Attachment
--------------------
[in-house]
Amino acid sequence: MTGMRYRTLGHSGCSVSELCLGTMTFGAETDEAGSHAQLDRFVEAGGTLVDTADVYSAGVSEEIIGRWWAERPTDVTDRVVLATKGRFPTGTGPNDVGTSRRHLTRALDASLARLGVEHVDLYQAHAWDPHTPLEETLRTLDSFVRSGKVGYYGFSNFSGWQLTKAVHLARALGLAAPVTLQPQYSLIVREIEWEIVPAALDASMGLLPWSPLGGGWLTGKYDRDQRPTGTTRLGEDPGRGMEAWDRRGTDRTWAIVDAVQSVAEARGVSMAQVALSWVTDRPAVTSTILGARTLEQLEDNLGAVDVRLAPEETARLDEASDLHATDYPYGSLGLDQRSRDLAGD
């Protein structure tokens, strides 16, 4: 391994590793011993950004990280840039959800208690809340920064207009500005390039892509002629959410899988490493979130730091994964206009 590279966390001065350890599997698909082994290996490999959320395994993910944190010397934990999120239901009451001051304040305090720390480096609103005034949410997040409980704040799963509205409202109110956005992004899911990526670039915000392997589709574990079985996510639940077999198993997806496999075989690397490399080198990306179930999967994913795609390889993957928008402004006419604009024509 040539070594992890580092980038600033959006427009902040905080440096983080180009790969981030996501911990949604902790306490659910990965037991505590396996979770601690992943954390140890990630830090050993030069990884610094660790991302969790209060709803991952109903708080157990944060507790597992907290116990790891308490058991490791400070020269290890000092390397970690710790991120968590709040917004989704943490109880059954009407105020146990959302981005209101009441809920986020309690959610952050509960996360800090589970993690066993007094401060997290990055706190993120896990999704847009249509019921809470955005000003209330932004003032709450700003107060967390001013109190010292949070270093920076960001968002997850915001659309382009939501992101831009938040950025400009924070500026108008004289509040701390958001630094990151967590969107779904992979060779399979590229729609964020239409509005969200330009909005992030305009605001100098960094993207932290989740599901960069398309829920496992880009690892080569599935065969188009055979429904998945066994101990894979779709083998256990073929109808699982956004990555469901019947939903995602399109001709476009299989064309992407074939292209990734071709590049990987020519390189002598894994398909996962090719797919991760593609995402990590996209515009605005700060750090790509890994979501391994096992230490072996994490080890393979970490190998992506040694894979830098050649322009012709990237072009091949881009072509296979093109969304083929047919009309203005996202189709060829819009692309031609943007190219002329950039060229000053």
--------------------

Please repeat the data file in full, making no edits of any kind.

[in-house]
Amino acid sequence: MTGMRYRTLGHSGCSVSELCLGTMTFGAETDEAGSHAQLDRFVEAGGTLVDTADVYSAGVSEEIIGRWWAERPTDVTDRVVLATKGRFPTGTGPNDVGTSRRHLTRALDASLARLGVEHVDLYQAHAWDPHTPLEETLRTLDSFVRSGKVGYYGFSNFSGWQLTKAVHLARALGLAAPVTLQPQYSLIVREIEWEIVPAALDASMGLLPWSPLGGGWLTGKYDRDQRPTGTTRLGEDPGRGMEAWDRRGTDRTWAIVDAVQSVAEARGVSMAQVALSWVTDRPAVTSTILGARTLEQLEDNLGAVDVRLAPEETARLDEASDLHATDYPYGSLGLDQRSRDLAGD
């Protein structure tokens, strides 16, 4: 391994590793011993950004990280840039959800208690809340920064207009500005390039892509002629959410899988490493979130730091994964206009 590279966390001065350890599997698909082994290996490999959320395994993910944190010397934990999120239901009451001051304040305090720390480096609103005034949410997040409980704040799963509205409202109110956005992004899911990526670039915000392997589709574990079985996510639940077999198993997806496999075989690397490399080198990306179930999967994913795609390889993957928008402004006419604009024509 040539070594992890580092980038600033959006427009902040905080440096983080180009790969981030996501911990949604902790306490659910990965037991505590396996979770601690992943954390140890990630830090050993030069990884610094660790991302969790209060709803991952109903708080157990944060507790597992907290116990790891308490058991490791400070020269290890000092390397970690710790991120968590709040917004989704943490109880059954009407105020146990959302981005209101009441809920986020309690959610952050509960996360800090589970993690066993007094401060997290990055706190993120896990999704847009249509019921809470955005000003209330932004003032709450700003107060967390001013109190010292949070270093920076960001968002997850915001659309382009939501992101831009938040950025400009924070500026108008004289509040701390958001630094990151967590969107779904992979060779399979590229729609964020239409509005969200330009909005992030305009605001100098960094993207932290989740599901960069398309829920496992880009690892080569599935065969188009055979429904998945066994101990894979779709083998256990073929109808699982956004990555469901019947939903995602399109001709476009299989064309992407074939292209990734071709590049990987020519390189002598894994398909996962090719797919991760593609995402990590996209515009605005700060750090790509890994979501391994096992230490072996994490080890393979970490190998992506040694894979830098050649322009012709990237072009091949881009072509296979093109969304083929047919009309203005996202189709060829819009692309031609943007190219002329950039060229000053």